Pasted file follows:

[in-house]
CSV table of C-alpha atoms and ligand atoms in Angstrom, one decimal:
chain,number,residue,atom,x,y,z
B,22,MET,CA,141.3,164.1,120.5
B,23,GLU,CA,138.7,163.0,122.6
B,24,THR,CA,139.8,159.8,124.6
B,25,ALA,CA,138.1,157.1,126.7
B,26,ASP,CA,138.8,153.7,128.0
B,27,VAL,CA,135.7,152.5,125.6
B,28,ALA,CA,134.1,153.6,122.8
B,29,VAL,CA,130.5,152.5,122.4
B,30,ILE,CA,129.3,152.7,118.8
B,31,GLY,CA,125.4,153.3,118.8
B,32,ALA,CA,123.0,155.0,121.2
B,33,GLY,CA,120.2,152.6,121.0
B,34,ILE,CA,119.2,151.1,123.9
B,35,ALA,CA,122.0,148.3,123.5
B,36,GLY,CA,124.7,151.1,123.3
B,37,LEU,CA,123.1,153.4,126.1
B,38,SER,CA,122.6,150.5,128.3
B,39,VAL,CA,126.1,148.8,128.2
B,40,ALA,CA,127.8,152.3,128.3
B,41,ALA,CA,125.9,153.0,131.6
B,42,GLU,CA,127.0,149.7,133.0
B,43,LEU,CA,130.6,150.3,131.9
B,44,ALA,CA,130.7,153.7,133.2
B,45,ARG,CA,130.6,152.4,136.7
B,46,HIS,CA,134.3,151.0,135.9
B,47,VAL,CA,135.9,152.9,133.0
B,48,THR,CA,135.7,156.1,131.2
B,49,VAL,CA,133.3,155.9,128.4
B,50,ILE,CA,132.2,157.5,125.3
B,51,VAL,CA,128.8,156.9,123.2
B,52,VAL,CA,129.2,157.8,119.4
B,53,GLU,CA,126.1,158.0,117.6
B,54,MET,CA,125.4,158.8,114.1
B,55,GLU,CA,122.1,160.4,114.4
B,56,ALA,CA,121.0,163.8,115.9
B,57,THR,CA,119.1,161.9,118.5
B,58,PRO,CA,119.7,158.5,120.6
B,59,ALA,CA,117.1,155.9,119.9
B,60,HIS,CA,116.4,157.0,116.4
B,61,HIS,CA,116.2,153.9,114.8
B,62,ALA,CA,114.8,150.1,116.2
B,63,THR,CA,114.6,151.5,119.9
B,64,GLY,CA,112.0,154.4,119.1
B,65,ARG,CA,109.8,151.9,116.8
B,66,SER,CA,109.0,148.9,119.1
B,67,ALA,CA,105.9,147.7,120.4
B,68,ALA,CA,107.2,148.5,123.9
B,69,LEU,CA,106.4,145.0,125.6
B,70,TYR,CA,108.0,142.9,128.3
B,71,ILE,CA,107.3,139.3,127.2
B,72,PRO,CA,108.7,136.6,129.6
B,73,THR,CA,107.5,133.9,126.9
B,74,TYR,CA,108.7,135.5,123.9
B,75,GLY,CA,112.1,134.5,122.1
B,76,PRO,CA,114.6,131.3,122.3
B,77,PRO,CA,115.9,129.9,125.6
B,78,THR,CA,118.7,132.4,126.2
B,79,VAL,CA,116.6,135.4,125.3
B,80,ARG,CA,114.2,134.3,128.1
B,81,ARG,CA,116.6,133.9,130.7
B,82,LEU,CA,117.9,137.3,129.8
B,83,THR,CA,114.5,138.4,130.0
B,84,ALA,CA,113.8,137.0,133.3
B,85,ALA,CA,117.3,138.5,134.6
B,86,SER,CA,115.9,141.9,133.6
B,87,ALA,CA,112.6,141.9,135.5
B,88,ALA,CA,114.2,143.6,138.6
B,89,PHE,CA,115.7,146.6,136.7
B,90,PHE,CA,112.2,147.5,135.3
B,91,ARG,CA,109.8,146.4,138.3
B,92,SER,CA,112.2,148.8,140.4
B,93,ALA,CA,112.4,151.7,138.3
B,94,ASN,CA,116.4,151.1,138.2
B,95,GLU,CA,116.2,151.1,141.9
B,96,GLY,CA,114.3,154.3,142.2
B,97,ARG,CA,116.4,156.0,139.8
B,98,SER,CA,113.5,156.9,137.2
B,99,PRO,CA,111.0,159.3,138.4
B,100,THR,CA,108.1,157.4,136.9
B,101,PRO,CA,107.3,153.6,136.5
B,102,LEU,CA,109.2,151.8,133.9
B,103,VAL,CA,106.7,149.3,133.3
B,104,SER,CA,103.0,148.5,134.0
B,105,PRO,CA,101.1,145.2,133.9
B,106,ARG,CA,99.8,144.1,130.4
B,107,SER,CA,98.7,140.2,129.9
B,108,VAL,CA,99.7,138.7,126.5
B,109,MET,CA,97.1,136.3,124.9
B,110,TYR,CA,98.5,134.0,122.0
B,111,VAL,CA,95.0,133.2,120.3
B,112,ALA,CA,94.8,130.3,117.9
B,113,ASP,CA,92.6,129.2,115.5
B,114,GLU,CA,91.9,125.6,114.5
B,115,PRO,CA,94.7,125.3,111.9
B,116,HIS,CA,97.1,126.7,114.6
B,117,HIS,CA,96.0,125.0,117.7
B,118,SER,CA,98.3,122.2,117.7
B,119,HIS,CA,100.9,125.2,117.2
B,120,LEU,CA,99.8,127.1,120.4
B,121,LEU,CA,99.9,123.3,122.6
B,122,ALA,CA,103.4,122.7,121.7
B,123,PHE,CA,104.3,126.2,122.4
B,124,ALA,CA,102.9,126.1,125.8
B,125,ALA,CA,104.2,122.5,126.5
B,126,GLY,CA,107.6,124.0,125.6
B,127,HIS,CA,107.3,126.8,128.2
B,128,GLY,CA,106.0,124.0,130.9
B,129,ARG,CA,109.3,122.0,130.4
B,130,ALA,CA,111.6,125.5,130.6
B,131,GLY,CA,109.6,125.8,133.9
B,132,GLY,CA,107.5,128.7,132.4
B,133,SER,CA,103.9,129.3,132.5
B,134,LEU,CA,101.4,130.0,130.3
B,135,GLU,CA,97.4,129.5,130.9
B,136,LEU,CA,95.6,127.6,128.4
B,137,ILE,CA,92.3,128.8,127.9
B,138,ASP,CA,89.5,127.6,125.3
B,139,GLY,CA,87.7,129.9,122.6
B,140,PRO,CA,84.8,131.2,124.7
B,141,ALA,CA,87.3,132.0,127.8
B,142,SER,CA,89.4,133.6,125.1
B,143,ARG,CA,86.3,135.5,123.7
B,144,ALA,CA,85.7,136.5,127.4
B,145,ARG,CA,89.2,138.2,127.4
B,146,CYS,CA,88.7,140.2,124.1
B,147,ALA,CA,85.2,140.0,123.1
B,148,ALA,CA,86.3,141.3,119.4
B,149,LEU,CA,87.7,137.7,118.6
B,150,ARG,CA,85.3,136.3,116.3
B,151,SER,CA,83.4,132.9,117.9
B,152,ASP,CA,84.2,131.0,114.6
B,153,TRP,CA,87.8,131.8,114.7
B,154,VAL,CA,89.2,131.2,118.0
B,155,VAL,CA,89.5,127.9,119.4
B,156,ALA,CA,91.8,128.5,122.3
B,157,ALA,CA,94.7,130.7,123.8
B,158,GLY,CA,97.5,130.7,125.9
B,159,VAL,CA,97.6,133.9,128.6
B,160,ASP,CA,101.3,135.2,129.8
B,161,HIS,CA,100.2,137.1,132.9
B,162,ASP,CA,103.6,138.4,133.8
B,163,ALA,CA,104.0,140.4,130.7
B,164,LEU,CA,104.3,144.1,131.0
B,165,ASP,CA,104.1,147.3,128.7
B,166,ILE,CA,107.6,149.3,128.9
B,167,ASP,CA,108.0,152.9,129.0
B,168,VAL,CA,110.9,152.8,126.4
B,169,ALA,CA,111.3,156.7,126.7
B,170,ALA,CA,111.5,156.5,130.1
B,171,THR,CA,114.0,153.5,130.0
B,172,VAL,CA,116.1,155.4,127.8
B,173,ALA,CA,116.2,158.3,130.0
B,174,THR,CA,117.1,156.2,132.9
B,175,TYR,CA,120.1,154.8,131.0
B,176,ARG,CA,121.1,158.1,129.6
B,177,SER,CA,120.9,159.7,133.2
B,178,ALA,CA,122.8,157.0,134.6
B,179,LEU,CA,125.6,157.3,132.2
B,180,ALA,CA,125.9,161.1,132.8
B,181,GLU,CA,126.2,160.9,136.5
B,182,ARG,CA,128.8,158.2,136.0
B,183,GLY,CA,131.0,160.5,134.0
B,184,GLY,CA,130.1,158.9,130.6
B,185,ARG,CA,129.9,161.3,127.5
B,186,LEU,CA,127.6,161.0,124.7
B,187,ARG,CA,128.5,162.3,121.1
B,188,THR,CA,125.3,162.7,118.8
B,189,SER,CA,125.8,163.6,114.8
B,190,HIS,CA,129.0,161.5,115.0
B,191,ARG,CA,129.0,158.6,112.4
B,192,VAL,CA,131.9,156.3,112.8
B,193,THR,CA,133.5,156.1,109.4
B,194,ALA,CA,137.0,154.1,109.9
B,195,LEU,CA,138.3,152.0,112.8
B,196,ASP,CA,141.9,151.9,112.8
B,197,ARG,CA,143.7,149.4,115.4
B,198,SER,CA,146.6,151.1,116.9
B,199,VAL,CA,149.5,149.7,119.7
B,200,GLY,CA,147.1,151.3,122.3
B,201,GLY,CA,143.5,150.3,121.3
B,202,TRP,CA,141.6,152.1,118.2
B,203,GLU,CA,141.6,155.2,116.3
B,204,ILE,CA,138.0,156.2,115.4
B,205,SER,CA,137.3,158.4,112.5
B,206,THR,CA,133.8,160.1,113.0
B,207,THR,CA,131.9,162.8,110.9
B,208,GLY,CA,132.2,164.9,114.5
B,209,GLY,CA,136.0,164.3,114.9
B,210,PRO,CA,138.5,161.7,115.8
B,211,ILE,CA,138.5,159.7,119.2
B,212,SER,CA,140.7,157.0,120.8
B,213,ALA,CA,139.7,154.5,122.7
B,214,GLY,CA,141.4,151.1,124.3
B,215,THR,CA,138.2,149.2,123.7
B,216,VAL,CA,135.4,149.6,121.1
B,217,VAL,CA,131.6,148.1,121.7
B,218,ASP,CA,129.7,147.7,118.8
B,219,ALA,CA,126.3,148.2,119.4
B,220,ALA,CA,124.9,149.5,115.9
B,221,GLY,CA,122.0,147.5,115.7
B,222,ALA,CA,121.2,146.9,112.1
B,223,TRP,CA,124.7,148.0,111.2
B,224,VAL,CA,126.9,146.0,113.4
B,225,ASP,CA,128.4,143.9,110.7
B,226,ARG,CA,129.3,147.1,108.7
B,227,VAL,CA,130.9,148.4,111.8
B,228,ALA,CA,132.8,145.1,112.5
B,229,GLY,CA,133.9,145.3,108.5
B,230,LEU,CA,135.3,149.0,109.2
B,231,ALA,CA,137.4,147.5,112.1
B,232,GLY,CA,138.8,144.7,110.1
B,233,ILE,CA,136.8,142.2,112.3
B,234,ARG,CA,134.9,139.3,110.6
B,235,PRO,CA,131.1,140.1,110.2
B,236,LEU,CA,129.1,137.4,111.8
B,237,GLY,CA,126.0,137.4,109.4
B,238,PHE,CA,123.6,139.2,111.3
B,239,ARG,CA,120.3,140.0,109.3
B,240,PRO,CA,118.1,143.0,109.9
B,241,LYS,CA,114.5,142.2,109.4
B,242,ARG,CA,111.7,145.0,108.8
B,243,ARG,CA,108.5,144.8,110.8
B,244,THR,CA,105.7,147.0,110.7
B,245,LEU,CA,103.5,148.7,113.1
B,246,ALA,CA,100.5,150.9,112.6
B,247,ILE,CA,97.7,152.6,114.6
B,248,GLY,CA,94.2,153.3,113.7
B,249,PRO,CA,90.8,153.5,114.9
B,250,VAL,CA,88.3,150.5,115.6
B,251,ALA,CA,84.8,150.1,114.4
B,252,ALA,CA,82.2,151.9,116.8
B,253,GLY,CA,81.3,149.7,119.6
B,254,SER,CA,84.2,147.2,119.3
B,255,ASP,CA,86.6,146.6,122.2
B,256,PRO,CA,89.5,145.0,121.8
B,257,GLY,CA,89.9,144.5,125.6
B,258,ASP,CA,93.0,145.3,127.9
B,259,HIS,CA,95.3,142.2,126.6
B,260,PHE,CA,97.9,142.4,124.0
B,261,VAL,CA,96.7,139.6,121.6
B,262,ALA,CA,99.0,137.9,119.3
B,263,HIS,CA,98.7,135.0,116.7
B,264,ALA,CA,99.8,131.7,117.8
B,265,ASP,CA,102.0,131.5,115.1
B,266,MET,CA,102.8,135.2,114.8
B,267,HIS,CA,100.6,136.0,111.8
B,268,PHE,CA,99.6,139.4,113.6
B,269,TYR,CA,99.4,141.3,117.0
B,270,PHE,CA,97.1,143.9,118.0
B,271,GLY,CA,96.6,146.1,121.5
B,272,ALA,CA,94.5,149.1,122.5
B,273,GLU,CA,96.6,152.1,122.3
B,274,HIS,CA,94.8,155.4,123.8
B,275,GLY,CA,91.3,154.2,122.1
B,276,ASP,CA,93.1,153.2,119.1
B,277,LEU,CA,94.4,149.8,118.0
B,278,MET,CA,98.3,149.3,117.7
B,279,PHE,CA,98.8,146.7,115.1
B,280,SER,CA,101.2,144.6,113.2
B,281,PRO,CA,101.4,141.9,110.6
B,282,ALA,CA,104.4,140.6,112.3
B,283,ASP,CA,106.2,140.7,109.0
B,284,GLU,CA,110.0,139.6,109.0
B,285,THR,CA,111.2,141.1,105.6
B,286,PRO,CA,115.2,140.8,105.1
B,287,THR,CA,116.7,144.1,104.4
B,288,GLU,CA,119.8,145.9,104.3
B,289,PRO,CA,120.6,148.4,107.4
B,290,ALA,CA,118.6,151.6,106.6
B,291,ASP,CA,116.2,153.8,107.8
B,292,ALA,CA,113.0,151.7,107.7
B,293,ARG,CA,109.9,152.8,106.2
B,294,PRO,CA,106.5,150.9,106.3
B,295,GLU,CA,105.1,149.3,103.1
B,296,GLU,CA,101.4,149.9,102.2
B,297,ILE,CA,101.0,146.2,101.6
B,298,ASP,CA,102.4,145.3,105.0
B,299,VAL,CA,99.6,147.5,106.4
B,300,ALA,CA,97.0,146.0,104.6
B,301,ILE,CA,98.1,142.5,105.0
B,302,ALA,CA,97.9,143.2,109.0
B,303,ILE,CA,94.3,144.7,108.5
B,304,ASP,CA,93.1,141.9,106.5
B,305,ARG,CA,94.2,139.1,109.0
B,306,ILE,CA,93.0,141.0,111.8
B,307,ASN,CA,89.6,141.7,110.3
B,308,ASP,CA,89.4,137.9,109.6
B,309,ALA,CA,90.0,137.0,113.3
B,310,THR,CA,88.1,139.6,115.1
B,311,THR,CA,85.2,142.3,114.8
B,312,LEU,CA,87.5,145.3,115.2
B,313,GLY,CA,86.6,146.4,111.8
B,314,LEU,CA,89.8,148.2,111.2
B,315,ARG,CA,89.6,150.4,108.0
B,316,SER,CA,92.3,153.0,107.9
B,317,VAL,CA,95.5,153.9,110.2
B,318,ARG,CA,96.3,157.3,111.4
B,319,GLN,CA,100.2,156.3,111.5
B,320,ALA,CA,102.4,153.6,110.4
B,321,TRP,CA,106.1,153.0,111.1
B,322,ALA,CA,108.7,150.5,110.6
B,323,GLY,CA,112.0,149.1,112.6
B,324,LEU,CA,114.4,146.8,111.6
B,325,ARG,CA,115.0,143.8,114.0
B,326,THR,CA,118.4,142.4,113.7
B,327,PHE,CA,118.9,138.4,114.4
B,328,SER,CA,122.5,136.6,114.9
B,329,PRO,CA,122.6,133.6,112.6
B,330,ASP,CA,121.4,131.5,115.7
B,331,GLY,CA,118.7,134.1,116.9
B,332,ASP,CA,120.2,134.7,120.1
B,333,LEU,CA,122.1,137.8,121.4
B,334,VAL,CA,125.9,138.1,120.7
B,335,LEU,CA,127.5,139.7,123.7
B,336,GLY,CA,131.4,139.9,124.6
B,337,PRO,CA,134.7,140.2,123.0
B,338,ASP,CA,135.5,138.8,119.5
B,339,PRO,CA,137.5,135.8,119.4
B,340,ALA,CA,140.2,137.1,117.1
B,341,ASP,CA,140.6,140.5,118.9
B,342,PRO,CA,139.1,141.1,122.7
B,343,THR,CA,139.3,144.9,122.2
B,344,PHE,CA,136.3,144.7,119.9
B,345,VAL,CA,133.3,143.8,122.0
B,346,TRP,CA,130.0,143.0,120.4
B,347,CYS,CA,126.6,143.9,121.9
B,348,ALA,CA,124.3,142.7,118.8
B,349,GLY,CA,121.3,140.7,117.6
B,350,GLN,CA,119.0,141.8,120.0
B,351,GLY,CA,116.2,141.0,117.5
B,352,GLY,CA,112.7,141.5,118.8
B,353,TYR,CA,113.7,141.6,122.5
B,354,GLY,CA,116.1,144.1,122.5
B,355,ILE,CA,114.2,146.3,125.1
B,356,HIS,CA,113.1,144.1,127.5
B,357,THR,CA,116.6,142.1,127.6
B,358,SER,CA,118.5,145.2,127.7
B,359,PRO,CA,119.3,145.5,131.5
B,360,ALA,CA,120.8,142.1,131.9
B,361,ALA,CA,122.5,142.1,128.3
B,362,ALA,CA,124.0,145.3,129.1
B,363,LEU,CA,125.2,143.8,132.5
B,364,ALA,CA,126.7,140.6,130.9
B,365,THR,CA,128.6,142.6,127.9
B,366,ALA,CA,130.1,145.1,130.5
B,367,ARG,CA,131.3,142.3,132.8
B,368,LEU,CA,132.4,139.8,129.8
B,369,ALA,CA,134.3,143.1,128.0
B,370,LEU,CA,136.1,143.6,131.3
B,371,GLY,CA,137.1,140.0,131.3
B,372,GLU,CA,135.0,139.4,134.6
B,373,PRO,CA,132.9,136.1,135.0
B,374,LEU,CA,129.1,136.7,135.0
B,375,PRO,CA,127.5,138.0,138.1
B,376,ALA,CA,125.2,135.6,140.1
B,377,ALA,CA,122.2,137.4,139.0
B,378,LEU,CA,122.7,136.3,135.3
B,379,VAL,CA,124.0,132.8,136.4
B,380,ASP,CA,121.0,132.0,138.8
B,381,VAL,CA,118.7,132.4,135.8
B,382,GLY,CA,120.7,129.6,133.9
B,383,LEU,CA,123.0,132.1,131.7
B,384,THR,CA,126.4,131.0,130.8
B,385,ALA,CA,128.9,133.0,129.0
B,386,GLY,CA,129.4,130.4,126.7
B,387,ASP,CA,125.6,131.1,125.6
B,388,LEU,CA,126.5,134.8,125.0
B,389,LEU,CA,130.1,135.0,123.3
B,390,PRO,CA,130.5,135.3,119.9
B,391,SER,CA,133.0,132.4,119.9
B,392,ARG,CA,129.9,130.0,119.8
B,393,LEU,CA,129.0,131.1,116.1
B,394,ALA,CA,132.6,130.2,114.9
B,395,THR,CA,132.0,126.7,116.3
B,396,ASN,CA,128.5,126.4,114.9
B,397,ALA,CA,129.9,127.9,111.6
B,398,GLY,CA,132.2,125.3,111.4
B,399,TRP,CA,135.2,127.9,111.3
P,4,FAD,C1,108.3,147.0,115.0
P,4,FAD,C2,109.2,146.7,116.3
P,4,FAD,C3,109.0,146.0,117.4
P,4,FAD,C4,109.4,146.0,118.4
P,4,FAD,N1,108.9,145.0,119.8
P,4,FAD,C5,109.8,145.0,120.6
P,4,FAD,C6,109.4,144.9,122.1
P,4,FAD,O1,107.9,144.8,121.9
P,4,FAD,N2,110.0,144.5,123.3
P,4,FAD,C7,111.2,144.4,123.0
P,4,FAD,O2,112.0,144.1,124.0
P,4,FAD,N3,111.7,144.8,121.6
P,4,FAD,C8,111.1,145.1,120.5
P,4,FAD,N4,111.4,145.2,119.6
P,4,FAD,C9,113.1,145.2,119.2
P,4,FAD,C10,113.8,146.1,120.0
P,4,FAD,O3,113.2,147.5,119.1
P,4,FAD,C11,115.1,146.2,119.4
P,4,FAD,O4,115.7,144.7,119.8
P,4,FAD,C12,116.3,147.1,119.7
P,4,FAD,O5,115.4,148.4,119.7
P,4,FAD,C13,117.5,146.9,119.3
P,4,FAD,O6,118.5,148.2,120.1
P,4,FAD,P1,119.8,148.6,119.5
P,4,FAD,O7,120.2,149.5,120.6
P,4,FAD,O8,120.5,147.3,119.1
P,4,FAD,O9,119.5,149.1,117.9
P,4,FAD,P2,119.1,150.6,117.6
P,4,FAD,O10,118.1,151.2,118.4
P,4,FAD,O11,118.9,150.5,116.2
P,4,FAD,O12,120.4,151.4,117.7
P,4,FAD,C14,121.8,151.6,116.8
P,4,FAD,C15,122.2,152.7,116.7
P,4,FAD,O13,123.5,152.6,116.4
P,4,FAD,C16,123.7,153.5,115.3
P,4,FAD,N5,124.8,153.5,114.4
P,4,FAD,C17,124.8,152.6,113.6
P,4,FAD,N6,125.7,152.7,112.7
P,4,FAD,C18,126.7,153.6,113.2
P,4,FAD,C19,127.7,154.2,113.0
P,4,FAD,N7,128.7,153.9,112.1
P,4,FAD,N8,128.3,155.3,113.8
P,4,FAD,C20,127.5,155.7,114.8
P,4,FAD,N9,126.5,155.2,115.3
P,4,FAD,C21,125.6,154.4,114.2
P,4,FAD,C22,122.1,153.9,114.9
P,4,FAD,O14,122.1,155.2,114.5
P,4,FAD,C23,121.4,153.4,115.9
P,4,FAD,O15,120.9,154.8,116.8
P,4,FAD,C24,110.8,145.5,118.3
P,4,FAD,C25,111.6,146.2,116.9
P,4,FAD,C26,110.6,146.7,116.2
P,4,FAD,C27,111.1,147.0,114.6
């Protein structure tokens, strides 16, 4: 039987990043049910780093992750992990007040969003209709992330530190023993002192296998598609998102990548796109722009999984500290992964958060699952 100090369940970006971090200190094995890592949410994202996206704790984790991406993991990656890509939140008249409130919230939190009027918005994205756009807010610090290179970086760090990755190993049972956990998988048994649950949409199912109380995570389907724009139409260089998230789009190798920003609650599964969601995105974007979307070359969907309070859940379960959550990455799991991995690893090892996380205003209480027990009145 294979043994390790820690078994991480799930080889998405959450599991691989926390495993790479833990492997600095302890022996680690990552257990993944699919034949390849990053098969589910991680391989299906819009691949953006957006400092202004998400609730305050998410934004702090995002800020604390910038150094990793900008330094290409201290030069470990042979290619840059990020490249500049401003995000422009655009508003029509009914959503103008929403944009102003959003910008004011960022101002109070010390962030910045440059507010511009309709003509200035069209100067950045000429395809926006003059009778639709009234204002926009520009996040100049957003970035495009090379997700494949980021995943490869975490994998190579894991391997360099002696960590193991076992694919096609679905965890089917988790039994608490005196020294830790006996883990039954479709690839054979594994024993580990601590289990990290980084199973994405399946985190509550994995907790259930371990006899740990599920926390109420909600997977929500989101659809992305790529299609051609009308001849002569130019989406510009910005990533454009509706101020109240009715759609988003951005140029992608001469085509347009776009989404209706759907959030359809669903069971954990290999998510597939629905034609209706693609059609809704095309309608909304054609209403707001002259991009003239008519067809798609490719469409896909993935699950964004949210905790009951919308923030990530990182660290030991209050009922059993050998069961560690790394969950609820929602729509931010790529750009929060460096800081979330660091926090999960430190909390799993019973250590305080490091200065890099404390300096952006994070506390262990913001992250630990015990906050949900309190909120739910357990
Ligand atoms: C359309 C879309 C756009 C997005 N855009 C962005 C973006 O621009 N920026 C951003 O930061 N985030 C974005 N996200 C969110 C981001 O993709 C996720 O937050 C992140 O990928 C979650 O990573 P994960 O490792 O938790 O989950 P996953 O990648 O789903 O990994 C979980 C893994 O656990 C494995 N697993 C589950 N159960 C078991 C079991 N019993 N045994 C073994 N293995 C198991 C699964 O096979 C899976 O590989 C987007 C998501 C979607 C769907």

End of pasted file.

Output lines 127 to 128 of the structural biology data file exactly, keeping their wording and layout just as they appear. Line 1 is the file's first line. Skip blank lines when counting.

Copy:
B,145,ARG,CA,89.2,138.2,127.4
B,146,CYS,CA,88.7,140.2,124.1